An Indian Civilizational Perspective

Is it about Coke and Pepsi or is it about us?

Two decades ago it was Union Carbide and today it is Pepsi and Coke. Multinationals came to India and made the citizens pay for their greed. That is a good and very true story. But there is another side to the story! Indian laws were either not there to stop these MNCs from doing this or were not implemented. Why?

THAT is a question that no one is asking now.. nor did anyone ask at the time of Union Carbide! Everyone is obsessed by banning Coke and Pepsi. Are they the cause or the result? The central, and indeed the foundational question to ask is – Why didn’t we have adequate laws and if we had them.. why weren’t they implemented??

Today we can pull Coke and Pepsi from the scruff of their neck and throw them out of the country.. but will that solve the problem? Tomorrow it will be someone else! The Activists like Sandeep Pandey are refusing to look at the LONG TERM.. because the short term anti-large corporation stance is so sexy to don! If only 5 out of 10 activists could focus on the right question.. we could probably have a debate started. But then who and when will someone as simple as ASK THE RIGHT QUESTION!!??

Why is asking the right question important? If you are driving on a road with a deep valley on both sides and you keep you gaze on the valley below.. where do you think your car will swerve towards? Try it.. and you will get the answer!

To get the right results.. you need to start on the right path.

A month after seven Indian states imposed severe restrictions on the sale of colas and other aerated drinks, the Coca-Cola company has become the target of a vigorous popular campaign in Uttar Pradesh, India’s largest state.

The campaign’s focus is on Coke’s bottling plant at Mehdiganj, a small town 35 km from the holy city of Varanasi (Benares), on the Ganges. The plant stands charged with overexploiting groundwater and polluting it with toxic heavy metals such as lead, cadmium and chromium.

Led by the National Alliance of People’s Movements (NAPM), the agitation demands that the Mehdiganj plant be shut down, just as another Coke bottling facility, at Plachimada in southern Kerala state, was shut down in March 2004 for mining fresh water and spreading pollution.

The campaign got a major boost last month when the Centre for Science and Environment (CSE), an environmental policy-oriented non-governmental organization (NGO) announced the results of a study, which found that soft drinks sold in India, including those made by Coca-Cola and Pepsico, contain a cocktail of pesticides at concentrations far higher than considered permissible by national authorities and the World Heath Organization (WHO).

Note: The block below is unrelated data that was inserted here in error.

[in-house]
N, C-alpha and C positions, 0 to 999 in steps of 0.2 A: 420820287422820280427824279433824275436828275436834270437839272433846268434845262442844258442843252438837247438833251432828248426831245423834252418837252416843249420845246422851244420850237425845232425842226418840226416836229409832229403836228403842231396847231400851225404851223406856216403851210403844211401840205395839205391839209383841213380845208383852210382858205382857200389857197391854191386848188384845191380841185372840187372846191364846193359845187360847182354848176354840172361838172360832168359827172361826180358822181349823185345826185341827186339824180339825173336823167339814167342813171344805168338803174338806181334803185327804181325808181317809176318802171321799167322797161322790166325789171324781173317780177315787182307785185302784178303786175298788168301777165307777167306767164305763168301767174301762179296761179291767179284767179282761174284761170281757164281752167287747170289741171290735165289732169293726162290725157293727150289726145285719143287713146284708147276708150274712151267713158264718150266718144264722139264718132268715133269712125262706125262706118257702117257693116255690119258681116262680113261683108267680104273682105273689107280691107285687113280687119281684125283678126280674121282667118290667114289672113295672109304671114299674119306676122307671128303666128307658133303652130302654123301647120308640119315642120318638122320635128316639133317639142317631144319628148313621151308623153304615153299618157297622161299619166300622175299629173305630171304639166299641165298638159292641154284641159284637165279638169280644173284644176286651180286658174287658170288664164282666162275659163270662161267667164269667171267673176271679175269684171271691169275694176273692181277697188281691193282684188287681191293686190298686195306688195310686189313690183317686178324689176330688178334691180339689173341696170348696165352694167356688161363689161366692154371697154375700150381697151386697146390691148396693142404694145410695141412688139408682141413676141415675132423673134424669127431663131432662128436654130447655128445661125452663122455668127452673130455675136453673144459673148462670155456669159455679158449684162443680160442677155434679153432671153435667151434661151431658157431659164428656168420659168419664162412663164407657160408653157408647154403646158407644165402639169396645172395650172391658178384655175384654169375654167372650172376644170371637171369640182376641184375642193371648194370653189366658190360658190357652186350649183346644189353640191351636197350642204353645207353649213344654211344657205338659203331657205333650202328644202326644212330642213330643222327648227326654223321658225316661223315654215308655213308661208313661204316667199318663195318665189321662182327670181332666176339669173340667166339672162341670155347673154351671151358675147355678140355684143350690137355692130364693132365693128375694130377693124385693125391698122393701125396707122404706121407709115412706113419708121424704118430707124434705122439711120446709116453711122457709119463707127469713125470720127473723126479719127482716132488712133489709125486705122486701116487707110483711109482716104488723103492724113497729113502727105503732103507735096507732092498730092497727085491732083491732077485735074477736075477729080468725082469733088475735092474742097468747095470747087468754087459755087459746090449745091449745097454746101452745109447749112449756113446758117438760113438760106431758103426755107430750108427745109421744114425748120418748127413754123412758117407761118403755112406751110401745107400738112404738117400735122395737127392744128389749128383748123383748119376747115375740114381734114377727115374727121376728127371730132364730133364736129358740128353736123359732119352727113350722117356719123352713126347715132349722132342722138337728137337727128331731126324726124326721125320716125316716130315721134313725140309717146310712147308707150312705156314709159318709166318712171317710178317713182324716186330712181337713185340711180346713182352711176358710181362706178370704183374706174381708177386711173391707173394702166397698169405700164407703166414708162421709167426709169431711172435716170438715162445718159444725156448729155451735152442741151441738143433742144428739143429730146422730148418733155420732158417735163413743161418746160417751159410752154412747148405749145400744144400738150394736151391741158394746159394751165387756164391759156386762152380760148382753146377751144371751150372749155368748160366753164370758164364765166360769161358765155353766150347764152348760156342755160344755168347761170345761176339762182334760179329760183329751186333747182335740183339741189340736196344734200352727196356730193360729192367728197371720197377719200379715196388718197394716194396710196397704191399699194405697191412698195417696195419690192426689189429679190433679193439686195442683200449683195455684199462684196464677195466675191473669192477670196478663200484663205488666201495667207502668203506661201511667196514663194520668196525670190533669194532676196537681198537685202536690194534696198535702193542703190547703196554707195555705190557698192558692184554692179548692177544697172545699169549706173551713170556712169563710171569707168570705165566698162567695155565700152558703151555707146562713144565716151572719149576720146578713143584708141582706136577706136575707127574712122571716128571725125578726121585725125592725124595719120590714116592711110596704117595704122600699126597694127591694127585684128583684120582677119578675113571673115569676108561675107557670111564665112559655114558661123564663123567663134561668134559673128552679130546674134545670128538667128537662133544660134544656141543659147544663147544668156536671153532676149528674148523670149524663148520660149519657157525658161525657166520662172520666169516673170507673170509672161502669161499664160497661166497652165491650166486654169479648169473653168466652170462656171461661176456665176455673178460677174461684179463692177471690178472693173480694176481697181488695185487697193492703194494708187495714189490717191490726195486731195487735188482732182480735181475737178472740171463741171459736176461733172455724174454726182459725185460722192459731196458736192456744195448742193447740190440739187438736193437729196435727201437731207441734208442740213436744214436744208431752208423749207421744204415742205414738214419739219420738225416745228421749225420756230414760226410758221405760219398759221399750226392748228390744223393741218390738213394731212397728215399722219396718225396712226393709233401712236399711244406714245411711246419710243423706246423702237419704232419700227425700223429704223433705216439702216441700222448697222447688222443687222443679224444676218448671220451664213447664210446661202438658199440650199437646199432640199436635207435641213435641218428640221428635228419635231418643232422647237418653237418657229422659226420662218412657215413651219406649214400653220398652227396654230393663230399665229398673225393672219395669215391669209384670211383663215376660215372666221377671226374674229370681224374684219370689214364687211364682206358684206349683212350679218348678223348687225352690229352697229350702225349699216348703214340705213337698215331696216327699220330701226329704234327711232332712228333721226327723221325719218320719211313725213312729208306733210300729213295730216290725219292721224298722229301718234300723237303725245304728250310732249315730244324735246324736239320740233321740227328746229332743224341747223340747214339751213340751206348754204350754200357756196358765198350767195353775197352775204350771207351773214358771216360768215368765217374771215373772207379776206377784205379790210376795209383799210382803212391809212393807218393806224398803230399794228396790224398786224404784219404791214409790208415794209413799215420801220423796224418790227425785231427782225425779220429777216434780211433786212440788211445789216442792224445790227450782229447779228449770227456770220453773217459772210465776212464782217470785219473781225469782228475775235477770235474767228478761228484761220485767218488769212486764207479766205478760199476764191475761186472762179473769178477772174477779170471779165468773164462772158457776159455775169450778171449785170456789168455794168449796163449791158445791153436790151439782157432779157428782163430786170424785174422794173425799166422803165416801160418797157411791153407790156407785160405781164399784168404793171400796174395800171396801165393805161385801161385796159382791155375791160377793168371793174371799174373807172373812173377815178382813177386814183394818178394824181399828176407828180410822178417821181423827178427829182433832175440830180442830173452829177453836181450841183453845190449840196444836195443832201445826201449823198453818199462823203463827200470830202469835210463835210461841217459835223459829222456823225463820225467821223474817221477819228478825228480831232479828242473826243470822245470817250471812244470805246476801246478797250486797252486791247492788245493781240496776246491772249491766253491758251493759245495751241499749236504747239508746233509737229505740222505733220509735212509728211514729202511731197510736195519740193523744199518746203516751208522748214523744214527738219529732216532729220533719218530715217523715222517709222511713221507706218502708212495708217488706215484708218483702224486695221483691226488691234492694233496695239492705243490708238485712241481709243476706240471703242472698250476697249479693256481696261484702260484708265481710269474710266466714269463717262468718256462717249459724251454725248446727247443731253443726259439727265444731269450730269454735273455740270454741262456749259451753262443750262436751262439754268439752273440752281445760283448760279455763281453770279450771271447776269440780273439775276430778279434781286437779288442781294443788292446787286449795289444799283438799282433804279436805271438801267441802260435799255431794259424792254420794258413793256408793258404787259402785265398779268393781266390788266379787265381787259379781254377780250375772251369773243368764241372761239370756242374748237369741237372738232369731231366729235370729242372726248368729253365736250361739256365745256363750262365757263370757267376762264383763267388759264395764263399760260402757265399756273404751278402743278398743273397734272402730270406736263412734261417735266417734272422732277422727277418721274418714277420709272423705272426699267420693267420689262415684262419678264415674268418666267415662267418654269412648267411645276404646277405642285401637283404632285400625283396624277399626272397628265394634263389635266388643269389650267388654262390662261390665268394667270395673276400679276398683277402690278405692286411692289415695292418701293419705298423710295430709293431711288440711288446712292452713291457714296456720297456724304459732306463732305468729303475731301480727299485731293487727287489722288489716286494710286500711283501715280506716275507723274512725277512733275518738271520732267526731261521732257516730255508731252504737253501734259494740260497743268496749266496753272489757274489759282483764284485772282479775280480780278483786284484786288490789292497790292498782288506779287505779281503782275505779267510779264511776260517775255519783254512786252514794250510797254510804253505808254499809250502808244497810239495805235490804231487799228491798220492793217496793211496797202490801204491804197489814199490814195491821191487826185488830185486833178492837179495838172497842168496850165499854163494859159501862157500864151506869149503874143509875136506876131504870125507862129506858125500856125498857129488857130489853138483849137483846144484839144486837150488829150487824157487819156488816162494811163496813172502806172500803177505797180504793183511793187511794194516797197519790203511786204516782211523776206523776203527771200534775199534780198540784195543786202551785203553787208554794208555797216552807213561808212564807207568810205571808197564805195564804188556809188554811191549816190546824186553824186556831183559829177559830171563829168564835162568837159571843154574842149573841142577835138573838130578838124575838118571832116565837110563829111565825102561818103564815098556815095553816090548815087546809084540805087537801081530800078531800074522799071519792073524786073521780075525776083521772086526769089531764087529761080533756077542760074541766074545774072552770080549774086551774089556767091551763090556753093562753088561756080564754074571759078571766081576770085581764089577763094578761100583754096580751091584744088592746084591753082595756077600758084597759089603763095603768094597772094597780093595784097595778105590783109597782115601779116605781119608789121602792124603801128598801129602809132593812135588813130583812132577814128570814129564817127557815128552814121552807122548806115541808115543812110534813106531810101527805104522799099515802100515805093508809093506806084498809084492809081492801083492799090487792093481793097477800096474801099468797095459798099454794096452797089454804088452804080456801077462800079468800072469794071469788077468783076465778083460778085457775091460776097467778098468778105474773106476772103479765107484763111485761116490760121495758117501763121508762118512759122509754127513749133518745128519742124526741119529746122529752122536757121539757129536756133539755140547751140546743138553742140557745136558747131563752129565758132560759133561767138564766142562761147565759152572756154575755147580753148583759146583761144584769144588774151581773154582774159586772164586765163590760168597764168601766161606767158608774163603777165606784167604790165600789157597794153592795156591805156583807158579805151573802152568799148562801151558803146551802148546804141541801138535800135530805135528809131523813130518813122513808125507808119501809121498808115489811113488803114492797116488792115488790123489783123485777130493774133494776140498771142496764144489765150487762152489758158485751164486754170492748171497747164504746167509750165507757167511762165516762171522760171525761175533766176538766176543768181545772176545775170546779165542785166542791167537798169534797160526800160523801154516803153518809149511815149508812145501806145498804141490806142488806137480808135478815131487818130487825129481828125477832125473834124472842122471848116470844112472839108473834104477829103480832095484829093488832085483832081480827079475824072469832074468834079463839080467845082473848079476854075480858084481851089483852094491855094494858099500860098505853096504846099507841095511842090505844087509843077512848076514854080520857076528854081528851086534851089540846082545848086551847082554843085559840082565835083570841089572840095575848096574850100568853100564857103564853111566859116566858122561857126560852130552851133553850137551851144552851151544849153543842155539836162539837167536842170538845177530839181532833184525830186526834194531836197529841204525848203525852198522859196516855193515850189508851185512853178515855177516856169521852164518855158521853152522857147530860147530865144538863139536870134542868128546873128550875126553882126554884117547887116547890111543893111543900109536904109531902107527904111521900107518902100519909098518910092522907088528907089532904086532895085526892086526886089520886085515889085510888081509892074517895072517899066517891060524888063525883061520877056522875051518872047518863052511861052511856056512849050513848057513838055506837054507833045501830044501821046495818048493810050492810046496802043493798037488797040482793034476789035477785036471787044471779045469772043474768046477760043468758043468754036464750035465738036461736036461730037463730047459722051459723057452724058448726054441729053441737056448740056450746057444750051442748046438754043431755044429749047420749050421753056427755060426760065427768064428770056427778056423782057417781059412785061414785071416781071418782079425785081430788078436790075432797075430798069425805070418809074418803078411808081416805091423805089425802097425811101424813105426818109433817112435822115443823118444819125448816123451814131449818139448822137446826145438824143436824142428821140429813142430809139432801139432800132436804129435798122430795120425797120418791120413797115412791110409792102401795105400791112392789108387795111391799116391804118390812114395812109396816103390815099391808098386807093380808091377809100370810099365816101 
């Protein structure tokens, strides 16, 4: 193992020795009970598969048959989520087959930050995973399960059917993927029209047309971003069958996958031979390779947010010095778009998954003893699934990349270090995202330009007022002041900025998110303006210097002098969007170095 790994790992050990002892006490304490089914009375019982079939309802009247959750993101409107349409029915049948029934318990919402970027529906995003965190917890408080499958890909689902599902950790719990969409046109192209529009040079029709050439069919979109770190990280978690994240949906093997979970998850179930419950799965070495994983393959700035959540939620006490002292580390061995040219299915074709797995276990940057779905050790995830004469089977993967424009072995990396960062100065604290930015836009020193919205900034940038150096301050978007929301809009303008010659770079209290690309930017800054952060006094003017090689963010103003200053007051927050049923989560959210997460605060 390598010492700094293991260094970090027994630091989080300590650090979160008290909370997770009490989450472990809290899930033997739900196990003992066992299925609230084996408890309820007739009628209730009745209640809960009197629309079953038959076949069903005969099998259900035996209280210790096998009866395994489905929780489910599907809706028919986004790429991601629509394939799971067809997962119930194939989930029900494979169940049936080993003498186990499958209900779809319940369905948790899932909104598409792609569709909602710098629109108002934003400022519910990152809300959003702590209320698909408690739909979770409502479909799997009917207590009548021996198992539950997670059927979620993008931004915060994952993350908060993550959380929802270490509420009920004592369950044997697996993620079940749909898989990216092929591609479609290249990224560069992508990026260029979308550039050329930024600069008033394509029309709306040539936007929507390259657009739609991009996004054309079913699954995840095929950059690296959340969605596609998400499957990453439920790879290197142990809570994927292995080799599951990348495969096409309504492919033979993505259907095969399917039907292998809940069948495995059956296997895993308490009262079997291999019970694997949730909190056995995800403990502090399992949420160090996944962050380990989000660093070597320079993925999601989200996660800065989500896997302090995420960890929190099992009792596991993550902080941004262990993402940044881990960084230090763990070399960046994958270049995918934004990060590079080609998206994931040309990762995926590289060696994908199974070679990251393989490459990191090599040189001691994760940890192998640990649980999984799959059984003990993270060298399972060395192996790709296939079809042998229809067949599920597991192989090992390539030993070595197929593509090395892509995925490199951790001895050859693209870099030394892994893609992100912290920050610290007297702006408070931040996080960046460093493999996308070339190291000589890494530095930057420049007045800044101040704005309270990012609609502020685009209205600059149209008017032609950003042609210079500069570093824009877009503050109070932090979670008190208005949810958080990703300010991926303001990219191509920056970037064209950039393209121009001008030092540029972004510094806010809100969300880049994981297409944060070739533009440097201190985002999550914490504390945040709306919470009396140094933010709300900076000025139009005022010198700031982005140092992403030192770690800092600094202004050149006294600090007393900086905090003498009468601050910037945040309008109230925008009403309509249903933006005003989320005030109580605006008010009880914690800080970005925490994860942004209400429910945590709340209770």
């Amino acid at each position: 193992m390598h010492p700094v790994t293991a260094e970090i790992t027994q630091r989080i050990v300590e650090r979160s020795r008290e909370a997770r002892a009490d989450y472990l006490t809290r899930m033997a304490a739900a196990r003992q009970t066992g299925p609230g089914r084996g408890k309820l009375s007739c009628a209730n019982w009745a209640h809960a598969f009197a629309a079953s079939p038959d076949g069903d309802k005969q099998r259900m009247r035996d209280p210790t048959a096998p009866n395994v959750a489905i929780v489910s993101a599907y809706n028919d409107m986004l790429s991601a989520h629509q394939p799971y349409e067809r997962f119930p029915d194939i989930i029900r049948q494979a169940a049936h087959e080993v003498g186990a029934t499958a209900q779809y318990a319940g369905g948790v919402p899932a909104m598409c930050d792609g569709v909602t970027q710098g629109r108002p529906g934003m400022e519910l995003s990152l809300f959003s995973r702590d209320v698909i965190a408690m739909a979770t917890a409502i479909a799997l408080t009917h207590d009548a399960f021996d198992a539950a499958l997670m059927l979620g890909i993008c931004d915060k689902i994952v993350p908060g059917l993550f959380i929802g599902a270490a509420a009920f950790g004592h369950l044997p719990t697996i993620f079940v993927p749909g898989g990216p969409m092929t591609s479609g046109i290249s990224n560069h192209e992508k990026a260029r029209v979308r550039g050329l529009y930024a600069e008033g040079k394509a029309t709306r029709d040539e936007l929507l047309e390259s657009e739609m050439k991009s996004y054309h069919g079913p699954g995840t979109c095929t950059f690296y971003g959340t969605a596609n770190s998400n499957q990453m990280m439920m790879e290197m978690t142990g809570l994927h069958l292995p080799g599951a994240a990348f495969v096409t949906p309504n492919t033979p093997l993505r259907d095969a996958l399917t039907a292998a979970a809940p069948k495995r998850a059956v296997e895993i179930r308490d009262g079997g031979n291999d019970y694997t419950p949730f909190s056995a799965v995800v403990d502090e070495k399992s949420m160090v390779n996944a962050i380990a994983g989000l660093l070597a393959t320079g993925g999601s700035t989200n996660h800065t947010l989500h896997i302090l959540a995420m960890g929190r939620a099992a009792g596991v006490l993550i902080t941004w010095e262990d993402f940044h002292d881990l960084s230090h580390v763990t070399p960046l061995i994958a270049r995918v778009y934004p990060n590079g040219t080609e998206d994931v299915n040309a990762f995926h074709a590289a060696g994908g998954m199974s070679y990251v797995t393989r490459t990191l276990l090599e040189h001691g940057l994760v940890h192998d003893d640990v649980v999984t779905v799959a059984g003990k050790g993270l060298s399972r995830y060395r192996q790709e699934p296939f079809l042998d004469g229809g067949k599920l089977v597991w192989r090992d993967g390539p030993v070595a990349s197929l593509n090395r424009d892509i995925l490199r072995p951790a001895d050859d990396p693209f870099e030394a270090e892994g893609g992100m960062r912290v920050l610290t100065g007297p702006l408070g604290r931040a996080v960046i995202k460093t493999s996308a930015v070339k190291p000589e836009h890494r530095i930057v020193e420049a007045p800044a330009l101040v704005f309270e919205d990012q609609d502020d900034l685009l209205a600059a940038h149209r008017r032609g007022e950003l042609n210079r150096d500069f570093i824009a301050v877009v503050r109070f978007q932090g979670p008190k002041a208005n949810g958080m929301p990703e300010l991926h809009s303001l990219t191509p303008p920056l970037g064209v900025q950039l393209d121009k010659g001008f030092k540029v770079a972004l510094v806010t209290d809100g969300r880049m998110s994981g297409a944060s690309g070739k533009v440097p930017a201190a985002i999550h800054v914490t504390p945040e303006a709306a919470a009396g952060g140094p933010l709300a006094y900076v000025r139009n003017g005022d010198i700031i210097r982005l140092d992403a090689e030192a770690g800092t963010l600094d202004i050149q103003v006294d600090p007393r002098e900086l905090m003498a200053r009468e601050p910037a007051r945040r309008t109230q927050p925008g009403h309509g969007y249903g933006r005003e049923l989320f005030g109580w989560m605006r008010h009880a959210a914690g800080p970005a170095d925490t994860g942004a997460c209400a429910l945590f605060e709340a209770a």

CSE, which has established a formidable reputation for accurate data-gathering and sharp analysis, tested numerous branded aerated drinks sampled from different parts of India. The sample included 28 Coke brands and 29 more from Pepsi.

CSE subjected these to rigorous testing, and found that they have average pesticide concentrations that are about 20 to 25 times higher than the maximum permissible accepted by the official Bureau of Indian Standards (BIS).

For instance, Coke’s flagship drink contains pesticide 26.8 times the maximum permissible level. Pepsi Cola contains 30.4 times more. These numbers shocked the public and led to outright bans on the manufacture or distribution of colas in Kerala. Six other states, including Karnataka, imposed tough restrictions on the sale of soft drinks within or in proximity of schools, colleges and government offices. There are signs that more of India’s 28 states will follow suit.

A cross-section of India’s political parties is demanding an outright ban on all soft drinks bottled by multinational corporations. Together, Coke and Pepsi nearly monopolise the soft drinks market in India and sell 355 million cases each year — though sales have stagnated since 2005.

More than the pesticides it is water extraction that is making soft drink manufacturers unpopular. NAPM says that the excessive extraction by the Mehdiganj plant has led to depletion of groundwater in an area known for abundant water availability, due to its location in the Gangetic delta.

According to R. Chandrika, an engineer who studied the water situation, “ninety percent of the wells around the area have been affected. As many as 39 percent of shallow wells and hand-pumps have either dried up or are in the process of drying up.” She said the water table around Mehdiganj has dropped by an average of 18 feet (5.5 metres); there is a severe water shortage in more than 20 villages.

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